NVIDIA GeForce RTX 3080 Offers Up Incredible Linux GPU Compute Performance

Written by Michael Larabel in Graphics Cards on 6 October 2020. Page 1 of 9. 38 Comments

Yesterday I finally received a GeForce RTX 3080 graphics card from NVIDIA for being able to deliver the first of our Linux benchmarks on the new RTX 30 Ampere series. What is immediately clear is the huge performance uplift for OpenCL and CUDA workloads with the RTX 3080 compared to its predecessors. The raw performance and even performance-per-dollar is staggering out of the GeForce RTX 3080 with the initial tests carried out on Ubuntu Linux. Linux gaming benchmarks will be out in the days ahead but for now is a look at the RTX 3080 compute performance across dozens of benchmarks and going as far back as the GeForce GTX 980 series for comparison.

For those not paying attention in recent weeks, the GeForce RTX 3080 is now available as NVIDIA's new offering coming in at the $699 USD price point. The GeForce RTX 3080 features 8,704 CUDA cores with a 1.44GHz base clock and 1.71GHz boost clock. The GeForce RTX 3080 has 10GB of GDDR6X memory on a 320-bit interface. Ampere brings big improvements to its ray-tracing and tensor cores while also now featuring PCI Express 4.0 connectivity, improved video encode/decode capabilities including AV1 decode, and an assortment of other architectural advancements with Ampere.

The GeForce RTX 3080 features a new 12-pin power connector or for existing power supplies an adapter is included for 2 x 8-pin PCI Express support. The RTX 3080 is quite power hungry with a rated graphics card power of 320 Watts.

Yesterday the RTX 3080 arrived courtesy of NVIDIA and was immediately loaded with Linux tests. Unfortunately we do not yet have an RTX 3090 or any ETA on when we may have that higher-tier card, but the RTX 3080 performance already is mighty impressive. At least in the weeks of waiting for a GeForce RTX 3080 review sample, I've already completed my re-testing of prior graphics cards and thus already have the initial batch of compute numbers to share today. As said earlier, the Linux gaming benchmarks will be out later this week as well as other RTX 30 Linux benchmarks to follow in the weeks ahead.

Due to many CUDA/NVIDIA API focused benchmarks, in this article is simply a look at the NVIDIA GPU compute performance without any Radeon metrics -- obviously in the forthcoming Linux gaming results will be the relevant Radeon figures. Particularly with Radeon Open eCosystem (ROCm) still not playing properly on the latest-generation Navi graphics cards, even for the OpenCL benchmarks in this article it wasn't possible to provide the comparison points on the RX 5700 series. In any case once the ROCm support is in better shape for Navi/RDNA will be such a compute comparison.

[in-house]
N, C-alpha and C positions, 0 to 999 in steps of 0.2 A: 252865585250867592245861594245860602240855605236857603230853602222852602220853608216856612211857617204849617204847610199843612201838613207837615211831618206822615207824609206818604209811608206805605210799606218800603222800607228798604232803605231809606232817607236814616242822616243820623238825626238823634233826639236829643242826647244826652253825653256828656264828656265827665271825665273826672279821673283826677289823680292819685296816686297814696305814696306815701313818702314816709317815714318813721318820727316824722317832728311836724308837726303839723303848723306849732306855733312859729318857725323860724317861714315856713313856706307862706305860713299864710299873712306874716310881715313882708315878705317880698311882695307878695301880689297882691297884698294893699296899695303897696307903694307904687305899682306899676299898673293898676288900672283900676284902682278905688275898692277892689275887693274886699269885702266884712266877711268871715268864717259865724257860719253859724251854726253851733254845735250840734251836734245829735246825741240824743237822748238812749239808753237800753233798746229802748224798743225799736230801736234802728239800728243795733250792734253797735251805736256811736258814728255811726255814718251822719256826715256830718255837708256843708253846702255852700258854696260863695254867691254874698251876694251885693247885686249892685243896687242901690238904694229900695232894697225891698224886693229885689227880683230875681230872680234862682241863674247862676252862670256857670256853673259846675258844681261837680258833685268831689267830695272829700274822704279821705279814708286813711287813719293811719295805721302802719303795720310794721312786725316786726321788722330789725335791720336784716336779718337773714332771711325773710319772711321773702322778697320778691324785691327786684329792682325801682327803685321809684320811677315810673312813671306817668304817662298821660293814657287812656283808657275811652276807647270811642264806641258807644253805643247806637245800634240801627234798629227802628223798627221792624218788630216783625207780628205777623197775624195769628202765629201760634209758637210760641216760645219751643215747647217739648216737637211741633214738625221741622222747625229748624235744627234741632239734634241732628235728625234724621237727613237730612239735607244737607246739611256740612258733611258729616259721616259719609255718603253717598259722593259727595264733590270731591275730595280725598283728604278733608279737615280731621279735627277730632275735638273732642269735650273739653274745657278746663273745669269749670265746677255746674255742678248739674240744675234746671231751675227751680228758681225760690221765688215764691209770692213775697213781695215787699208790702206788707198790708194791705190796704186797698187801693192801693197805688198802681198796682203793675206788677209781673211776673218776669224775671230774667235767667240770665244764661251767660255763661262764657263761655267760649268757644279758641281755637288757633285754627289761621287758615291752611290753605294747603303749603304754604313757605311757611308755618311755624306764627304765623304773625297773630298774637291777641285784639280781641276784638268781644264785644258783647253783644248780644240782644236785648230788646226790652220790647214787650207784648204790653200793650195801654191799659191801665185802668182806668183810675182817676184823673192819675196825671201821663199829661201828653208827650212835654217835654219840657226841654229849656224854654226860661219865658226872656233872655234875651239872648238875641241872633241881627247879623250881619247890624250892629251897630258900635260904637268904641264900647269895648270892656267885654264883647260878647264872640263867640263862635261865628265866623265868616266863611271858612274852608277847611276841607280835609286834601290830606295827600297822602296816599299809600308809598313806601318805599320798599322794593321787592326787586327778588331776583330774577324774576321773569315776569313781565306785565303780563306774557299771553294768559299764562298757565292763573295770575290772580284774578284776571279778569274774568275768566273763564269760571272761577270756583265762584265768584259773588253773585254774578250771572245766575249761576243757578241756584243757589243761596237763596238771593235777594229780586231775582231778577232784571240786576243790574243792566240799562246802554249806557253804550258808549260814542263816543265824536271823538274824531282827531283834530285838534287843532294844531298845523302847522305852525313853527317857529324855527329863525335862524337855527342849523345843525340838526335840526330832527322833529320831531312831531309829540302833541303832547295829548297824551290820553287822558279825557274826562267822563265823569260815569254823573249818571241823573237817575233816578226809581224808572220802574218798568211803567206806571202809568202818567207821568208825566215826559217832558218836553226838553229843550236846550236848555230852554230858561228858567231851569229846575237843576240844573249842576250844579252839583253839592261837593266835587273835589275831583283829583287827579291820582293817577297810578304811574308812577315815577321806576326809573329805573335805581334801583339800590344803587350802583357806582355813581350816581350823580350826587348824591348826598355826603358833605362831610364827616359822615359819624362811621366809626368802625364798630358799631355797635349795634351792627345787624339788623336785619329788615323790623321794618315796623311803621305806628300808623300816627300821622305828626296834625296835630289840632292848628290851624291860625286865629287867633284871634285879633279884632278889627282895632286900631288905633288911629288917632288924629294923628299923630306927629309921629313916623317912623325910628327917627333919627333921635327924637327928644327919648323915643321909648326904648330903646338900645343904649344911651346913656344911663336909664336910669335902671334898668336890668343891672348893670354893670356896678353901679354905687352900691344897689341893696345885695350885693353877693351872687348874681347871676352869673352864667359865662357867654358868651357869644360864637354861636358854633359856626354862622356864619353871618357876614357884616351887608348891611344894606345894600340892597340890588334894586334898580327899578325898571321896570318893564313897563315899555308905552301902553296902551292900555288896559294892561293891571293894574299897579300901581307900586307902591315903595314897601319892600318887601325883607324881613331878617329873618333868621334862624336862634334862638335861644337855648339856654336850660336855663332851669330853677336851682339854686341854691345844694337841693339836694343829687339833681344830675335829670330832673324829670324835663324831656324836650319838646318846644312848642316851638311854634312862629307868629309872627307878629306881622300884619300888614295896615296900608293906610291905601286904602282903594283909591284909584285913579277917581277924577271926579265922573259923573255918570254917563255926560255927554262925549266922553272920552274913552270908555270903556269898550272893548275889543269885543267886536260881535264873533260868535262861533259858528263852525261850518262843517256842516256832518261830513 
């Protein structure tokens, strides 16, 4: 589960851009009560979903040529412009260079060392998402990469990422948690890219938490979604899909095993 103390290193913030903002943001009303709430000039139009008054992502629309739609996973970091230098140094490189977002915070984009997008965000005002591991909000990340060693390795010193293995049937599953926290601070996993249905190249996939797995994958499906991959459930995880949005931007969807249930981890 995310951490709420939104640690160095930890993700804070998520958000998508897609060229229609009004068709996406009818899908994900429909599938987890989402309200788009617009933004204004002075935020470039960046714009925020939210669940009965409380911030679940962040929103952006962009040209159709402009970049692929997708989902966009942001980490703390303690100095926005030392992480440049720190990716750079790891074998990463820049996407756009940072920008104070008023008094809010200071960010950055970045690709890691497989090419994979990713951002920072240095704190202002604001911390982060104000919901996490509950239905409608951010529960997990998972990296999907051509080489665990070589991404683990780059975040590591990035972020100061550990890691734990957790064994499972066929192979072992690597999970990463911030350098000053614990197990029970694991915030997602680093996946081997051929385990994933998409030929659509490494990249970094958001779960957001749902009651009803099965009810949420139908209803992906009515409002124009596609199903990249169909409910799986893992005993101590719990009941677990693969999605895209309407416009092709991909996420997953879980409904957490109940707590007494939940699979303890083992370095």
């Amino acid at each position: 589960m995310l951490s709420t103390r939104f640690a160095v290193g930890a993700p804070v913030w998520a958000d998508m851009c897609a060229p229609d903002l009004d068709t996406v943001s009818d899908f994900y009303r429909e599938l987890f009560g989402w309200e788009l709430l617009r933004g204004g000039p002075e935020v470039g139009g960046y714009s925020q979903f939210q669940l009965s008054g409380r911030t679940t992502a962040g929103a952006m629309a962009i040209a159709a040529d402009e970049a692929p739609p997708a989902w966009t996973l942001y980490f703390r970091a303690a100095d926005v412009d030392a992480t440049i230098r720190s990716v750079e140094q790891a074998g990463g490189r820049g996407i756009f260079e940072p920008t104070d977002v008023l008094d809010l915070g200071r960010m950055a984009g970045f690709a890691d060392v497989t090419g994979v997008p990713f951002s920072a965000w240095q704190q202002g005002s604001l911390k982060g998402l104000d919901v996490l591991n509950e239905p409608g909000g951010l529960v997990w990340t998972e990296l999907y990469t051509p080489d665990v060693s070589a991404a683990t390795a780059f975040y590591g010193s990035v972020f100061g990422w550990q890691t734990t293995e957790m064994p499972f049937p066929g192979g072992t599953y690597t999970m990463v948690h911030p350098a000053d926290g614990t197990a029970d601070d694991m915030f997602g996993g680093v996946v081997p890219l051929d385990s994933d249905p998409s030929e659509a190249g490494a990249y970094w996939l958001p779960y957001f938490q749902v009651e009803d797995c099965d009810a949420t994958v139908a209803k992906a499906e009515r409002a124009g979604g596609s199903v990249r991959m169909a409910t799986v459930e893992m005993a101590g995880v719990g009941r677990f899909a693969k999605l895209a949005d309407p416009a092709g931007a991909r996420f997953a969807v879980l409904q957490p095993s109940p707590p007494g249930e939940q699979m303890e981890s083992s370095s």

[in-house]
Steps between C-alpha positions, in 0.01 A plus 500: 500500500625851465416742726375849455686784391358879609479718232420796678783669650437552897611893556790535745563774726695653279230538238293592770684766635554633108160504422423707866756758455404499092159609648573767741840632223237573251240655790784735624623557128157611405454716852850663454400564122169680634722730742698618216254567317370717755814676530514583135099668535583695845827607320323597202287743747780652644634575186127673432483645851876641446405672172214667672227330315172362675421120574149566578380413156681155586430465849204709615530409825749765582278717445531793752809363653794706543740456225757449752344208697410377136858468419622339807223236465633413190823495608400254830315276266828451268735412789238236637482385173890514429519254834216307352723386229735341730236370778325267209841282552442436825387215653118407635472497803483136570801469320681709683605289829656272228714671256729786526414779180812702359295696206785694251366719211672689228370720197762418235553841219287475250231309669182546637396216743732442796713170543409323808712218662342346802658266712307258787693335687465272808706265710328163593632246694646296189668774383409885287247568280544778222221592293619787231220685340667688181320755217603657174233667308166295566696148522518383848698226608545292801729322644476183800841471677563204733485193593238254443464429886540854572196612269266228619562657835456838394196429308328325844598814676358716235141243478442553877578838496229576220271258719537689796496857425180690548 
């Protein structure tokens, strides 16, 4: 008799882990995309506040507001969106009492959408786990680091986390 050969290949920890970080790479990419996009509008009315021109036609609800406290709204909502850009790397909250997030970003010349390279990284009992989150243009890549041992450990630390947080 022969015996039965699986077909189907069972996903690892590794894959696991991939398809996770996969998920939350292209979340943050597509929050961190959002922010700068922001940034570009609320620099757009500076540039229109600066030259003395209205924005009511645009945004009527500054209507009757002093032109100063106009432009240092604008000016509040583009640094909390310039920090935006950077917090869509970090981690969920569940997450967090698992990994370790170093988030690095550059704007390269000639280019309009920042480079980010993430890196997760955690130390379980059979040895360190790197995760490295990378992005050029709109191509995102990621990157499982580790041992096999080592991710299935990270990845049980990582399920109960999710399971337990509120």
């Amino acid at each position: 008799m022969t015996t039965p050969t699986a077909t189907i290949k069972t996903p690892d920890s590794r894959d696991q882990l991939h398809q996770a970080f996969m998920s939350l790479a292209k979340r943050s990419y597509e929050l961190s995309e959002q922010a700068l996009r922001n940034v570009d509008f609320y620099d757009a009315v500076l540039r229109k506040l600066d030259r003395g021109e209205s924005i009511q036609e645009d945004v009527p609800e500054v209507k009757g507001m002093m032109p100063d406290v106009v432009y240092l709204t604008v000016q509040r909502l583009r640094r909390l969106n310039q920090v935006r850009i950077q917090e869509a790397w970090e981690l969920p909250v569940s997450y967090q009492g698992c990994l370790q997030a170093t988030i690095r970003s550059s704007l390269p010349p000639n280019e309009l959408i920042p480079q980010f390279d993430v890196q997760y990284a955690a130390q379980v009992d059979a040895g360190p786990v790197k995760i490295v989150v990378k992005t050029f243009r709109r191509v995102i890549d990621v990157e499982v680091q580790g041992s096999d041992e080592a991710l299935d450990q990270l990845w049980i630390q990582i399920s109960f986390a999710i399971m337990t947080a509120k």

With the time waiting for the RTX 3080 also allowed re-testing NVIDIA GPUs going back to Maxwell. For today's testing the graphics cards benchmarked included:

- GTX 980
- GTX 980 Ti
- GTX 1060
- GTX 1070
- GTX 1070 Ti
- GTX 1080
- GTX 1650
- GTX 1650 SUPER
- GTX 1660
- GTX 1660 SUPER
- GTX 1660 Ti
- RTX 2060
- RTX 2060 SUPER
- RTX 2070
- RTX 2070 SUPER
- RTX 2080
- RTX 2080 SUPER
- RTX 2080 Ti
- RTX 3080

The test system used was powered by an AMD Ryzen 9 3950X with ASUS ROG CROSSHAIR VIII HERO motherboard, 16GB of DDR4-3600 Corsair system memory, 2TB Corsair Force MP600 NVMe storage, and the various graphics cards under test. On the software side was Ubuntu 20.04.1 LTS with the Linux 5.4 kernel and P-State performance CPU frequency scaling governor.

The GeForce RTX 3080 was happily running along with the NVIDIA 455.23.05 beta Linux graphics driver and CUDA 11.1. During these GPU compute tests at least the current NVIDIA Linux driver was running well with the GeForce RTX 3080 and did not encounter any Linux GPU driver issues. Of course, any driver issues are more likely to come up during our gaming tests in the days ahead to stay tuned.

Tested workloads for this article via the Phoronix Test Suite included ArrayFire, Caffe, cl-mem, clpeak, FAHBench, FinanceBench, Geekbench, GROMACS, Leela Chess Zero, LuxCoreRender, Mixbench, NAMD, NCNN, PlaidML, ReakSR-NCNN, RedShift, and VkFFT. The Phoronix Test Suite was also monitoring the GPU power consumption and GPU core temperature during testing on per-test basis as well as in turn generating performance-per-Watt metrics.

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